Build a passenger rail project that comes in under budget (hell, on budget would be a big win) that meets or exceeds ridership projections, that has maintenance and operating costs that are the same or lower than projected and maybe we can hire those folks to design, build and operate another.
Rail enthusiasts ram their heads into the wall of costs and benefits again and again, always thinking that this time the bricks are going to yield.
Let’s get real. How many folks are going to ride the Cincinnati, Columbus and Cleveland route so they can rent a car when they get to their destination city?
Raise the gas tax by a couple of bucks a gallon and fund the roads with that. Not trains or barge canals or bicycle paths, roads paid for by the users. Turn limited access highways into toll roads and fund the interstate system that way. Use property assessments to fund the residential streets.
I know, I know, this time it will be different. Save your fingertips, I’ve heard it all before. “With this legislation AMTRAK will be self-sufficient by _________”.
I recently moved to the Milwaukee area and I was completely shocked how violently the Republicans objected to the proposed high speed rail project between Milwaukee and Madison. Our idiot Governor-elect campaigned on killing this project and now he is already maybe walking back his opposition
Dude, you answered your own question
Which means cars which means gas consumption which means BP is happy.
@DonkeyKong: Let’s not do something that would hurt the economy of Saudi Arabia. You win…
EDIT.. I only have one vote though.
John - A Motley Moose
Let’s see if the new GOP governor of Michigan is dumb enough to turn down federal funds for a high-speed train from Detroit to Chicago.
Someone please tell me what’s wrong with this:
Move the federal money for rail programs to states who embrace it and can show that it will help their infrastructure. For the ones with stupid state gov’ts who won’t accept it just bypass them and concentrate on those who will.
Yes, this will deepen the rift between more progressive and less progressive states, but I don’t want to become Alabama, do you?
Watch us evolve, motherfuckers.
Or is it because of something else?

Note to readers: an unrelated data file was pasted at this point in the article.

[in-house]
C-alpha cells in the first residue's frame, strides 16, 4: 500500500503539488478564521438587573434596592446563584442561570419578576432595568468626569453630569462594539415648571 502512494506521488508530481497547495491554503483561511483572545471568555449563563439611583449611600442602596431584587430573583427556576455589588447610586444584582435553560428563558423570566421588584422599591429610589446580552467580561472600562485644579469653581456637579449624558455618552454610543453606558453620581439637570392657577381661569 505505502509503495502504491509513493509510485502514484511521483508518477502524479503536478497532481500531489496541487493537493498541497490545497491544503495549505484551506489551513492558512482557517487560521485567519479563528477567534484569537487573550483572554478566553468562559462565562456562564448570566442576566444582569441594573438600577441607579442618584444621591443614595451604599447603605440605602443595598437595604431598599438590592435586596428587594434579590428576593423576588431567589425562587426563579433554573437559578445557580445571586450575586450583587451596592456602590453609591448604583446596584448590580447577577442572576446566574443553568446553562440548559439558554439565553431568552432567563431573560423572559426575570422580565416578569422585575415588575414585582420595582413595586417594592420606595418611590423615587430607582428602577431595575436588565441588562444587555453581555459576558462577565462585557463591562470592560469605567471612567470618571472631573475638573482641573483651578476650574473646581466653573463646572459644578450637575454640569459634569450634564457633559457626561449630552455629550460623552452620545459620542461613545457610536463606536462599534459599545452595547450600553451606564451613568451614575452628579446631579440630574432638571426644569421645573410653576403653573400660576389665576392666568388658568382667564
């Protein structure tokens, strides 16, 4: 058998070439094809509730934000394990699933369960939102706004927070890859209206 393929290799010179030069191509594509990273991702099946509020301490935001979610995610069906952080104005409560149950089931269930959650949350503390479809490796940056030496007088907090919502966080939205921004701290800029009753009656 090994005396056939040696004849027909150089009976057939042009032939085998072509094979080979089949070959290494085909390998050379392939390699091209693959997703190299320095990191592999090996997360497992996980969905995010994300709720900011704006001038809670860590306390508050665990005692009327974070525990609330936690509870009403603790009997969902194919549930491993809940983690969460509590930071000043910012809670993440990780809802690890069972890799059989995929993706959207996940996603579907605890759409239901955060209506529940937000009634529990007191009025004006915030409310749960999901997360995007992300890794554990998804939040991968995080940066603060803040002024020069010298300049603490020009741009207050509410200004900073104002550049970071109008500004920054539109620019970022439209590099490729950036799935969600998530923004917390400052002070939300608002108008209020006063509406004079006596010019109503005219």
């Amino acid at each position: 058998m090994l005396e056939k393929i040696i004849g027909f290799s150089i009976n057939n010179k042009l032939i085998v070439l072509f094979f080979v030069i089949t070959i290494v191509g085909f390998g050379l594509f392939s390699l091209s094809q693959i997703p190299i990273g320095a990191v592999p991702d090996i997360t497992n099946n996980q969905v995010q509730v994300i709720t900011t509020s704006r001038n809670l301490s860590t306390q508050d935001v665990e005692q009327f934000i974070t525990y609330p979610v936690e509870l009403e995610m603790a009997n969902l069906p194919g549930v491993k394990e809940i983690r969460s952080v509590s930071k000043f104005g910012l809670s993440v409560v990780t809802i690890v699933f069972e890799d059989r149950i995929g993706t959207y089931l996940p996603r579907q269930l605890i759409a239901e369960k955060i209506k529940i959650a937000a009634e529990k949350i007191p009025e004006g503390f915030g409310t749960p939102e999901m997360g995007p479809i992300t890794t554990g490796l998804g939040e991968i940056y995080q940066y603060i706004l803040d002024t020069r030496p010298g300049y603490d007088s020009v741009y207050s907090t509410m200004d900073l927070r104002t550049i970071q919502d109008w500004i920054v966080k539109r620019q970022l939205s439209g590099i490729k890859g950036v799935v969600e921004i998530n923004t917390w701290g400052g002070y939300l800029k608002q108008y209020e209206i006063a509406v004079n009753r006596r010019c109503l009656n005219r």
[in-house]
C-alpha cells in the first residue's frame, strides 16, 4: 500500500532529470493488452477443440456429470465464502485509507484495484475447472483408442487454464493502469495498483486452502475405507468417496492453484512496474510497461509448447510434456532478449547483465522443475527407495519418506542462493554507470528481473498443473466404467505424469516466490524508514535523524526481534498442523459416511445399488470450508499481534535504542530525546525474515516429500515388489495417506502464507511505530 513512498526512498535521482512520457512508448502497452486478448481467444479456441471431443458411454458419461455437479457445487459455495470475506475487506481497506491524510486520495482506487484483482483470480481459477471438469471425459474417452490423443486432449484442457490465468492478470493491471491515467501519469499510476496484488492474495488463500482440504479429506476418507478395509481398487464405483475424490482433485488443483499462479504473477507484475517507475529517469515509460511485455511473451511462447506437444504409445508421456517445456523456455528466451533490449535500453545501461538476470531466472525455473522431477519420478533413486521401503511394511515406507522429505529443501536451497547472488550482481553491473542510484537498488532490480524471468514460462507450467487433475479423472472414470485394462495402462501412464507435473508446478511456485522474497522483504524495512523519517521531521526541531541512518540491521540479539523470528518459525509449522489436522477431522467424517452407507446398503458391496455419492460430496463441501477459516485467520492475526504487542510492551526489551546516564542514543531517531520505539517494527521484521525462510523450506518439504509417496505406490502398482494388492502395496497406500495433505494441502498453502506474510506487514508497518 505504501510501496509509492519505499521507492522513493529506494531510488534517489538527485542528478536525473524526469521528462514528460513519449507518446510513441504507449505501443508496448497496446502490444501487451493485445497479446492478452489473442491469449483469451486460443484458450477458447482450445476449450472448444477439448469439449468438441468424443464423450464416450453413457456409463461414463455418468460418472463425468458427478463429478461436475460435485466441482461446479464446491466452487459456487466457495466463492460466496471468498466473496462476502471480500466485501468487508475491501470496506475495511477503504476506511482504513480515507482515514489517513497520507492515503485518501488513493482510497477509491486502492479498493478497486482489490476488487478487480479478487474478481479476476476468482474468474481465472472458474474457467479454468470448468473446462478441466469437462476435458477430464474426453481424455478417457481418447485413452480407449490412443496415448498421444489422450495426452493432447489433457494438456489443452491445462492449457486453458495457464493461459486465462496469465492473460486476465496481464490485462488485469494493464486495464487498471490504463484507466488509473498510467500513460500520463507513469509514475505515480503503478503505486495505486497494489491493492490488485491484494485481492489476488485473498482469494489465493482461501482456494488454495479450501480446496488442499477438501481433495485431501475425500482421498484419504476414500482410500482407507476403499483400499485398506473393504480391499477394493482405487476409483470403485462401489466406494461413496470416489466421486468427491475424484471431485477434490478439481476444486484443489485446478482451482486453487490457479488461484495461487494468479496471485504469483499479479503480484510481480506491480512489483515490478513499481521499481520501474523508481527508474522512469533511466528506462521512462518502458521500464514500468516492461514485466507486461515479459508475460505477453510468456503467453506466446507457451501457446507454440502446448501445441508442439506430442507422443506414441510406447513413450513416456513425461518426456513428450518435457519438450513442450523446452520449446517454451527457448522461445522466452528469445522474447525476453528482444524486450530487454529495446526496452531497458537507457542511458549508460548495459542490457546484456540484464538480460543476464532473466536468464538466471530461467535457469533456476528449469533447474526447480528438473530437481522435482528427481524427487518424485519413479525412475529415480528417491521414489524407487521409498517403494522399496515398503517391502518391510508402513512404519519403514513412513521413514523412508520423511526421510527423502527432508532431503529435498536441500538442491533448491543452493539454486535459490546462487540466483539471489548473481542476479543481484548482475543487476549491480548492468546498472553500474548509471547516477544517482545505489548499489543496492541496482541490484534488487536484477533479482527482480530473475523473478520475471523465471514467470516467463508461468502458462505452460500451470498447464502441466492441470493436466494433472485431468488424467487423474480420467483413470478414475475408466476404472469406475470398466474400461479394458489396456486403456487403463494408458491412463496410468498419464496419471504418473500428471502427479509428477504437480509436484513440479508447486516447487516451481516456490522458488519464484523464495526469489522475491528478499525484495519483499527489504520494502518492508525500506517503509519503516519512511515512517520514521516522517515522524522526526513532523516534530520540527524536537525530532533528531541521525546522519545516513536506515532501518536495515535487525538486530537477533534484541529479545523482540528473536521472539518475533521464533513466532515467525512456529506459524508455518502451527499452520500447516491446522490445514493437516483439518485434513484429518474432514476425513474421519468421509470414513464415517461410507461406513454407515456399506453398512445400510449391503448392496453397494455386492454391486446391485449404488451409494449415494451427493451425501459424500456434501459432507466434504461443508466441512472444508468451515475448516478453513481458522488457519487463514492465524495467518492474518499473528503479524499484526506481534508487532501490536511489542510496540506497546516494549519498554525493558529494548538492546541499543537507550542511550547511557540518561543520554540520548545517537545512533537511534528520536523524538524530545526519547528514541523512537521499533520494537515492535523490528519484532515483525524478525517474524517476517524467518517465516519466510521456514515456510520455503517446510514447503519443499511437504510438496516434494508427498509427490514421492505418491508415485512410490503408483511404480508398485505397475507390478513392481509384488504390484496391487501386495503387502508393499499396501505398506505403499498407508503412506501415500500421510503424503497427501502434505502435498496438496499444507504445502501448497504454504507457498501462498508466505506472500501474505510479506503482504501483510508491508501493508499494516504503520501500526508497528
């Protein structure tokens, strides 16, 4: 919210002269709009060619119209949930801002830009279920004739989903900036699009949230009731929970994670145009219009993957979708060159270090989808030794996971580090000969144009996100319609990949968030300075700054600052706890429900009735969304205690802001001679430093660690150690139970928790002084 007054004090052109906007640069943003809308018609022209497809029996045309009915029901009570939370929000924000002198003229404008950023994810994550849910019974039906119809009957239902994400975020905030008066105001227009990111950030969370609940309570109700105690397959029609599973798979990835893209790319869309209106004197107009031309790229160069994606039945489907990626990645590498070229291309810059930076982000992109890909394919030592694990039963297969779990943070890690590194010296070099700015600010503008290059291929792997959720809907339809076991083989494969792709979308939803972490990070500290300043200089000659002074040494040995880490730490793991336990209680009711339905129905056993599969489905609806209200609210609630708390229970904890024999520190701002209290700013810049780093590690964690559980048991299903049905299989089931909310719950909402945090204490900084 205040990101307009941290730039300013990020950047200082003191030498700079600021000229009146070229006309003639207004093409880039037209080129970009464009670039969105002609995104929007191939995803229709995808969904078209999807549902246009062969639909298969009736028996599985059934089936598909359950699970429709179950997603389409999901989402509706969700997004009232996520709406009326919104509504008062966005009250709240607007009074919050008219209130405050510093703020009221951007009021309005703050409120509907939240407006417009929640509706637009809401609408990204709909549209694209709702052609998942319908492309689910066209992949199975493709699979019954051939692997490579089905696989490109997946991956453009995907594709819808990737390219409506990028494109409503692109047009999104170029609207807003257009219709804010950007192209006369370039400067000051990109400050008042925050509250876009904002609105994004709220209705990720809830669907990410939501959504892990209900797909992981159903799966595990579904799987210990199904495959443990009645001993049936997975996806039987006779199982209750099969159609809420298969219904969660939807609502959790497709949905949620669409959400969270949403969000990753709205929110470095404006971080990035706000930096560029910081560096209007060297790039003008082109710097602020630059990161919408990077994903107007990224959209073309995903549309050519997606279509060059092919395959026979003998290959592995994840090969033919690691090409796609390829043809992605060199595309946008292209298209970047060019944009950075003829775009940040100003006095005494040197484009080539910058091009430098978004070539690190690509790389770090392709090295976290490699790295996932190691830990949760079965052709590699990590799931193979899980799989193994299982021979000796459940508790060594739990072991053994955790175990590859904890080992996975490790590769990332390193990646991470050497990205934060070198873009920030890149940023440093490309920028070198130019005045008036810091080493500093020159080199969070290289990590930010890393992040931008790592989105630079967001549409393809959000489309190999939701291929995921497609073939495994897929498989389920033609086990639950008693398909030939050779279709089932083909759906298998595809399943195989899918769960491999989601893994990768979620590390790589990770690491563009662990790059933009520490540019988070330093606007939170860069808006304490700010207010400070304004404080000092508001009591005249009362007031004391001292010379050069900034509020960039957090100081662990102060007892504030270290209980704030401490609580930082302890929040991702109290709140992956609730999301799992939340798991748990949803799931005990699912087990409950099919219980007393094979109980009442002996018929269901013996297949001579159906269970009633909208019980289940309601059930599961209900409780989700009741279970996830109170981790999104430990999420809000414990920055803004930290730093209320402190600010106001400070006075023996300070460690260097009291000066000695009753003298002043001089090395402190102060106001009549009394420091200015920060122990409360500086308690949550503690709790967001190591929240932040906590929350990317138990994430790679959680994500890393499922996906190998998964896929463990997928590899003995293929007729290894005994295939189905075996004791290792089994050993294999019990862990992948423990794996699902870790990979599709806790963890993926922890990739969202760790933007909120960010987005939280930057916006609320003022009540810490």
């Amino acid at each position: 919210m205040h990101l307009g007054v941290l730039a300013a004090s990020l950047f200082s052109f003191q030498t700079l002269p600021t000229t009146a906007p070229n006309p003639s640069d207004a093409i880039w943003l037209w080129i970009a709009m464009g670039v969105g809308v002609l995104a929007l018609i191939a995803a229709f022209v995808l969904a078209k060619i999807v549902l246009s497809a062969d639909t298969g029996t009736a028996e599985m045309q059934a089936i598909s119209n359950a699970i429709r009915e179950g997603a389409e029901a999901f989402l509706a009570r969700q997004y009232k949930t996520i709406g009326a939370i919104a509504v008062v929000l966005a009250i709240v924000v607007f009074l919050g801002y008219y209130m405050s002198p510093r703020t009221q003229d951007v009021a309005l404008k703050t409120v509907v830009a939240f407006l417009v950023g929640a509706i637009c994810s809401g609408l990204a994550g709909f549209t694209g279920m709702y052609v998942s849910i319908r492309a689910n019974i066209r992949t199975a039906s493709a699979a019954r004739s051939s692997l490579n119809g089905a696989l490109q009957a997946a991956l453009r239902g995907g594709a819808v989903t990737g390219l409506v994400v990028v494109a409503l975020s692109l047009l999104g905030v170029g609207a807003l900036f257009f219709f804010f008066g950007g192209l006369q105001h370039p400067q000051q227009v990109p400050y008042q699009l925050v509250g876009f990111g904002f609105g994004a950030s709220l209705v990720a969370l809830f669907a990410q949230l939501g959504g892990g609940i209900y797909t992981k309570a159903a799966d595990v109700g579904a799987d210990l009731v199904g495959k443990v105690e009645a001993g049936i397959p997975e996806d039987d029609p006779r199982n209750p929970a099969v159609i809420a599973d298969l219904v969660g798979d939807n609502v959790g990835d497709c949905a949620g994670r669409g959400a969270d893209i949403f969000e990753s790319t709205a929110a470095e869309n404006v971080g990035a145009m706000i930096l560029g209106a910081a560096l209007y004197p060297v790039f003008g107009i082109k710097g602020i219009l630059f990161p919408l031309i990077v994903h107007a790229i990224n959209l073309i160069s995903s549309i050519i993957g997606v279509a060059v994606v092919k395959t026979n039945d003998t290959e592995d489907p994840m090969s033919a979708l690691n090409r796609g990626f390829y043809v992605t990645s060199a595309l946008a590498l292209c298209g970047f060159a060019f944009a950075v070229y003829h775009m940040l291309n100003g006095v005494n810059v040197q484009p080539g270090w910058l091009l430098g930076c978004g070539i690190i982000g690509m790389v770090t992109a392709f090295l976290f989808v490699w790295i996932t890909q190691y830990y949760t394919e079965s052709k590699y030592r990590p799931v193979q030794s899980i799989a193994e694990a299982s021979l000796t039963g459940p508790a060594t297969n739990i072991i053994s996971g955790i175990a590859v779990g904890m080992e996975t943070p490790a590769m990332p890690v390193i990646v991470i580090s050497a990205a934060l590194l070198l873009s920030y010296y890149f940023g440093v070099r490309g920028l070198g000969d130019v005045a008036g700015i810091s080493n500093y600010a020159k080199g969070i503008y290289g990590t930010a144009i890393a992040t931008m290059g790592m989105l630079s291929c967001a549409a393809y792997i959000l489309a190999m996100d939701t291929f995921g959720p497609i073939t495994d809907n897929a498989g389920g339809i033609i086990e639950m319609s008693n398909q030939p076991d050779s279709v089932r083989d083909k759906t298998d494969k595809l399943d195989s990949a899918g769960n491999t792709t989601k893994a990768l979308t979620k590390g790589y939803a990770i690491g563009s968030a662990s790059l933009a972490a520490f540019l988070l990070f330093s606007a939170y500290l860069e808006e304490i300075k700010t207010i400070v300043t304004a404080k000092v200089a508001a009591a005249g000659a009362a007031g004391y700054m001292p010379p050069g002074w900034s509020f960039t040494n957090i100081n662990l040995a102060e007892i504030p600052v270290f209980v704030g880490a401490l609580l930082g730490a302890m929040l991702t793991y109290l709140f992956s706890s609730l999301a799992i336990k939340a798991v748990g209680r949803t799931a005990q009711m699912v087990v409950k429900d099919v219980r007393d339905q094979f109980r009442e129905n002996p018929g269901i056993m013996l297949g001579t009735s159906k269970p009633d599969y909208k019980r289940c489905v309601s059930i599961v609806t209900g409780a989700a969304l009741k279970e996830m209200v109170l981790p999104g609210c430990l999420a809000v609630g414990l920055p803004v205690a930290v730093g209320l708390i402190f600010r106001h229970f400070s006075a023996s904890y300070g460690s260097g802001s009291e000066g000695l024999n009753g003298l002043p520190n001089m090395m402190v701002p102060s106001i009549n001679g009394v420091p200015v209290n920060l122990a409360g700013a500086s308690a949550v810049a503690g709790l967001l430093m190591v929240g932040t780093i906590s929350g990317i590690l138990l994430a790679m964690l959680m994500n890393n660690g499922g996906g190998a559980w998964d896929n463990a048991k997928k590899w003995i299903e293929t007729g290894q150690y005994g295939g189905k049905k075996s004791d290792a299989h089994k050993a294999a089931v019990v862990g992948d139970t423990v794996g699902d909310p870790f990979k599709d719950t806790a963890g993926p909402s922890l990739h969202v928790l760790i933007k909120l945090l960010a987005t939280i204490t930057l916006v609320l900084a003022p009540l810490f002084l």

Might be because the trains in the US are generally shitty.
Why not just hire the Japanese? They got this stuff all figured out.
@J sub D:
Amtrak could be self-sufficient just by completing the line between Los Angeles and Las Vegas. Especially if they attach a bar car.
But, huh, funny, Republicans keep blocking the funding for what would be an immensely popular and profitable rail line and insisting that Amtrak spend all of its money on money-losing lines first. Almost like they’re deliberately trying to kill Amtrak or something.
Nope, that can’t be it. It must be because trains are completely useless and 19th century and all of those other countries that use them successfully are just blind to how pointless they are.
You know who else would kill to have train access 1/10th as good as Germany’s?
Also, roads use asphalt which use oil which…
Strange question. Republicans hate public transportation for the same reason they hate public schools, public beaches and public health care. And, I assume, public toilets.
@J sub D: The middle class is suffering enough without additional taxes planted squarely on their backs. You work in construction and need your truck..no problem, pay more for gas and btw we are raising taxes on your property and everything else.
J sub D
California high-speed rail ridership forecast not reliable, study finds
@J sub D: It’s called Europe. Works there, why not in the USA? Because of Freedom ™ ? Or Stupid ™?
jake the snake
@You Don’t Say:
My maternal grandfather worked for L&N all his life.
My mother’s brother went to Auburn on the GI bill,and
worked for L&N until he retired.